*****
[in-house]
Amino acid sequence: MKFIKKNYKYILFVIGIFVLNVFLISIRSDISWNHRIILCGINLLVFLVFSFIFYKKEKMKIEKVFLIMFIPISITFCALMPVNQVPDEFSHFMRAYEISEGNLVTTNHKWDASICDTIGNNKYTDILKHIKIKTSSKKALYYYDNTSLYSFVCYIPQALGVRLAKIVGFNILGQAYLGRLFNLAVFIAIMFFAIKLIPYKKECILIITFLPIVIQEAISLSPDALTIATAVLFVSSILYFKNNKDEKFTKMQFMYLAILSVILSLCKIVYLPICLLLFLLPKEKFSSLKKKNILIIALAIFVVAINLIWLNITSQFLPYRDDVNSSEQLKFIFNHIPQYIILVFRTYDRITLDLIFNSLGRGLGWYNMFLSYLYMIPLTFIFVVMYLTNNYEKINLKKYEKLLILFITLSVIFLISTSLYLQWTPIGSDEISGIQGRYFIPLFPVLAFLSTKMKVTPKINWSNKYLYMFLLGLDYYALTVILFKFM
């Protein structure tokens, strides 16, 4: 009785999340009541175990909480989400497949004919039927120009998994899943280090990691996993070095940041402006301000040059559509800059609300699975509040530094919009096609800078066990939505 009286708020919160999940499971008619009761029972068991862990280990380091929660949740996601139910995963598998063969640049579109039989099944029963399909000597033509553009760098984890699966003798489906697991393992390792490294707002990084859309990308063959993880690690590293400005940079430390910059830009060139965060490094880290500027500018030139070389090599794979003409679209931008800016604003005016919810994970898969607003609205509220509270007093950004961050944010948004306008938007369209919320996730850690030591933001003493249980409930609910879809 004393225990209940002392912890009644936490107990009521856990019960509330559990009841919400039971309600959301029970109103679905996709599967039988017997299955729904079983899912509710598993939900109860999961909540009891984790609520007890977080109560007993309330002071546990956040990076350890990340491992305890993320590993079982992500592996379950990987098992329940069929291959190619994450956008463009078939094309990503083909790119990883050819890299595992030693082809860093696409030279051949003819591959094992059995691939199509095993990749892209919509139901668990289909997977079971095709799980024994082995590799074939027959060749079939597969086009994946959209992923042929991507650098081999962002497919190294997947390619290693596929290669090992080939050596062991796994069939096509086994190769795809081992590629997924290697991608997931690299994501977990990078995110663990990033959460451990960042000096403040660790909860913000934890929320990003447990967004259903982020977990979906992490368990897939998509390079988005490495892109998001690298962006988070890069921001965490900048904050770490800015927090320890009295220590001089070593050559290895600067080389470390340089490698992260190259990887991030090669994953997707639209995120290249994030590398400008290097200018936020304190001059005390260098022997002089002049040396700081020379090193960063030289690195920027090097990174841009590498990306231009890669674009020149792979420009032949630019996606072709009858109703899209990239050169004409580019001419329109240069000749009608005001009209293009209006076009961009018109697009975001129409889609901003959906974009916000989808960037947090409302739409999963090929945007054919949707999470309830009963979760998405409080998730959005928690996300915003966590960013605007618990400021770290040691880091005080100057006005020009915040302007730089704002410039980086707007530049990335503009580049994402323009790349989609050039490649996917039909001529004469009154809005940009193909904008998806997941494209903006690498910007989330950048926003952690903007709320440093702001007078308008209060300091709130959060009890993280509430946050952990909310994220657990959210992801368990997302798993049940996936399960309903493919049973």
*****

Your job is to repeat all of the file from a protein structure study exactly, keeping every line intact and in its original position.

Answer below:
[in-house]
Amino acid sequence: MKFIKKNYKYILFVIGIFVLNVFLISIRSDISWNHRIILCGINLLVFLVFSFIFYKKEKMKIEKVFLIMFIPISITFCALMPVNQVPDEFSHFMRAYEISEGNLVTTNHKWDASICDTIGNNKYTDILKHIKIKTSSKKALYYYDNTSLYSFVCYIPQALGVRLAKIVGFNILGQAYLGRLFNLAVFIAIMFFAIKLIPYKKECILIITFLPIVIQEAISLSPDALTIATAVLFVSSILYFKNNKDEKFTKMQFMYLAILSVILSLCKIVYLPICLLLFLLPKEKFSSLKKKNILIIALAIFVVAINLIWLNITSQFLPYRDDVNSSEQLKFIFNHIPQYIILVFRTYDRITLDLIFNSLGRGLGWYNMFLSYLYMIPLTFIFVVMYLTNNYEKINLKKYEKLLILFITLSVIFLISTSLYLQWTPIGSDEISGIQGRYFIPLFPVLAFLSTKMKVTPKINWSNKYLYMFLLGLDYYALTVILFKFM
């Protein structure tokens, strides 16, 4: 009785999340009541175990909480989400497949004919039927120009998994899943280090990691996993070095940041402006301000040059559509800059609300699975509040530094919009096609800078066990939505 009286708020919160999940499971008619009761029972068991862990280990380091929660949740996601139910995963598998063969640049579109039989099944029963399909000597033509553009760098984890699966003798489906697991393992390792490294707002990084859309990308063959993880690690590293400005940079430390910059830009060139965060490094880290500027500018030139070389090599794979003409679209931008800016604003005016919810994970898969607003609205509220509270007093950004961050944010948004306008938007369209919320996730850690030591933001003493249980409930609910879809 004393225990209940002392912890009644936490107990009521856990019960509330559990009841919400039971309600959301029970109103679905996709599967039988017997299955729904079983899912509710598993939900109860999961909540009891984790609520007890977080109560007993309330002071546990956040990076350890990340491992305890993320590993079982992500592996379950990987098992329940069929291959190619994450956008463009078939094309990503083909790119990883050819890299595992030693082809860093696409030279051949003819591959094992059995691939199509095993990749892209919509139901668990289909997977079971095709799980024994082995590799074939027959060749079939597969086009994946959209992923042929991507650098081999962002497919190294997947390619290693596929290669090992080939050596062991796994069939096509086994190769795809081992590629997924290697991608997931690299994501977990990078995110663990990033959460451990960042000096403040660790909860913000934890929320990003447990967004259903982020977990979906992490368990897939998509390079988005490495892109998001690298962006988070890069921001965490900048904050770490800015927090320890009295220590001089070593050559290895600067080389470390340089490698992260190259990887991030090669994953997707639209995120290249994030590398400008290097200018936020304190001059005390260098022997002089002049040396700081020379090193960063030289690195920027090097990174841009590498990306231009890669674009020149792979420009032949630019996606072709009858109703899209990239050169004409580019001419329109240069000749009608005001009209293009209006076009961009018109697009975001129409889609901003959906974009916000989808960037947090409302739409999963090929945007054919949707999470309830009963979760998405409080998730959005928690996300915003966590960013605007618990400021770290040691880091005080100057006005020009915040302007730089704002410039980086707007530049990335503009580049994402323009790349989609050039490649996917039909001529004469009154809005940009193909904008998806997941494209903006690498910007989330950048926003952690903007709320440093702001007078308008209060300091709130959060009890993280509430946050952990909310994220657990959210992801368990997302798993049940996936399960309903493919049973």